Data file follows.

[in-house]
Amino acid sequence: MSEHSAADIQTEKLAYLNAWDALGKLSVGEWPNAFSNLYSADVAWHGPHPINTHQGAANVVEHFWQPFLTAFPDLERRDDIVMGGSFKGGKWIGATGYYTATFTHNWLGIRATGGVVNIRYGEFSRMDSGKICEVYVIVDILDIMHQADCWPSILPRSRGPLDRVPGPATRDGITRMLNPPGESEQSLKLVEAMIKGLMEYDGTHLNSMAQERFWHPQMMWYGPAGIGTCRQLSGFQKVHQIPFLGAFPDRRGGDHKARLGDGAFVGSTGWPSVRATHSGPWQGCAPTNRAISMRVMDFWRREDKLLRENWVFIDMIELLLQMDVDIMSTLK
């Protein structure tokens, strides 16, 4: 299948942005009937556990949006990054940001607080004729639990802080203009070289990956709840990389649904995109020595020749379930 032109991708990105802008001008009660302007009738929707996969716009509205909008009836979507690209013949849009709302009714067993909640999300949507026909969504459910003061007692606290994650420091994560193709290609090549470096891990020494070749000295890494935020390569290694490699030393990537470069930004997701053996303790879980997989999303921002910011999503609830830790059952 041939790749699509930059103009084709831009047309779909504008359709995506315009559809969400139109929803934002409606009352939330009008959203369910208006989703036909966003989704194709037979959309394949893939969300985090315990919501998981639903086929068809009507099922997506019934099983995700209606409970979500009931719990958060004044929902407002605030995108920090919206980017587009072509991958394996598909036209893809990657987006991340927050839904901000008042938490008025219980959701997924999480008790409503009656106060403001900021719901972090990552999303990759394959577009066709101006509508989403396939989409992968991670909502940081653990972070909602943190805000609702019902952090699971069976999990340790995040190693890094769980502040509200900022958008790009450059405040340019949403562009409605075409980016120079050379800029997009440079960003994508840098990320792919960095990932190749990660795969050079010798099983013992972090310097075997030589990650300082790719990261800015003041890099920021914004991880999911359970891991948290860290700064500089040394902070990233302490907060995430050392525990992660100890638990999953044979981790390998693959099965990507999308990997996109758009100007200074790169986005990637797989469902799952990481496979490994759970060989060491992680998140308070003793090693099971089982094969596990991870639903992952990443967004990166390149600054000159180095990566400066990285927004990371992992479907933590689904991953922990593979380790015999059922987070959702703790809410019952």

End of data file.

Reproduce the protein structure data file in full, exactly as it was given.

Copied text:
[in-house]
Amino acid sequence: MSEHSAADIQTEKLAYLNAWDALGKLSVGEWPNAFSNLYSADVAWHGPHPINTHQGAANVVEHFWQPFLTAFPDLERRDDIVMGGSFKGGKWIGATGYYTATFTHNWLGIRATGGVVNIRYGEFSRMDSGKICEVYVIVDILDIMHQADCWPSILPRSRGPLDRVPGPATRDGITRMLNPPGESEQSLKLVEAMIKGLMEYDGTHLNSMAQERFWHPQMMWYGPAGIGTCRQLSGFQKVHQIPFLGAFPDRRGGDHKARLGDGAFVGSTGWPSVRATHSGPWQGCAPTNRAISMRVMDFWRREDKLLRENWVFIDMIELLLQMDVDIMSTLK
């Protein structure tokens, strides 16, 4: 299948942005009937556990949006990054940001607080004729639990802080203009070289990956709840990389649904995109020595020749379930 032109991708990105802008001008009660302007009738929707996969716009509205909008009836979507690209013949849009709302009714067993909640999300949507026909969504459910003061007692606290994650420091994560193709290609090549470096891990020494070749000295890494935020390569290694490699030393990537470069930004997701053996303790879980997989999303921002910011999503609830830790059952 041939790749699509930059103009084709831009047309779909504008359709995506315009559809969400139109929803934002409606009352939330009008959203369910208006989703036909966003989704194709037979959309394949893939969300985090315990919501998981639903086929068809009507099922997506019934099983995700209606409970979500009931719990958060004044929902407002605030995108920090919206980017587009072509991958394996598909036209893809990657987006991340927050839904901000008042938490008025219980959701997924999480008790409503009656106060403001900021719901972090990552999303990759394959577009066709101006509508989403396939989409992968991670909502940081653990972070909602943190805000609702019902952090699971069976999990340790995040190693890094769980502040509200900022958008790009450059405040340019949403562009409605075409980016120079050379800029997009440079960003994508840098990320792919960095990932190749990660795969050079010798099983013992972090310097075997030589990650300082790719990261800015003041890099920021914004991880999911359970891991948290860290700064500089040394902070990233302490907060995430050392525990992660100890638990999953044979981790390998693959099965990507999308990997996109758009100007200074790169986005990637797989469902799952990481496979490994759970060989060491992680998140308070003793090693099971089982094969596990991870639903992952990443967004990166390149600054000159180095990566400066990285927004990371992992479907933590689904991953922990593979380790015999059922987070959702703790809410019952």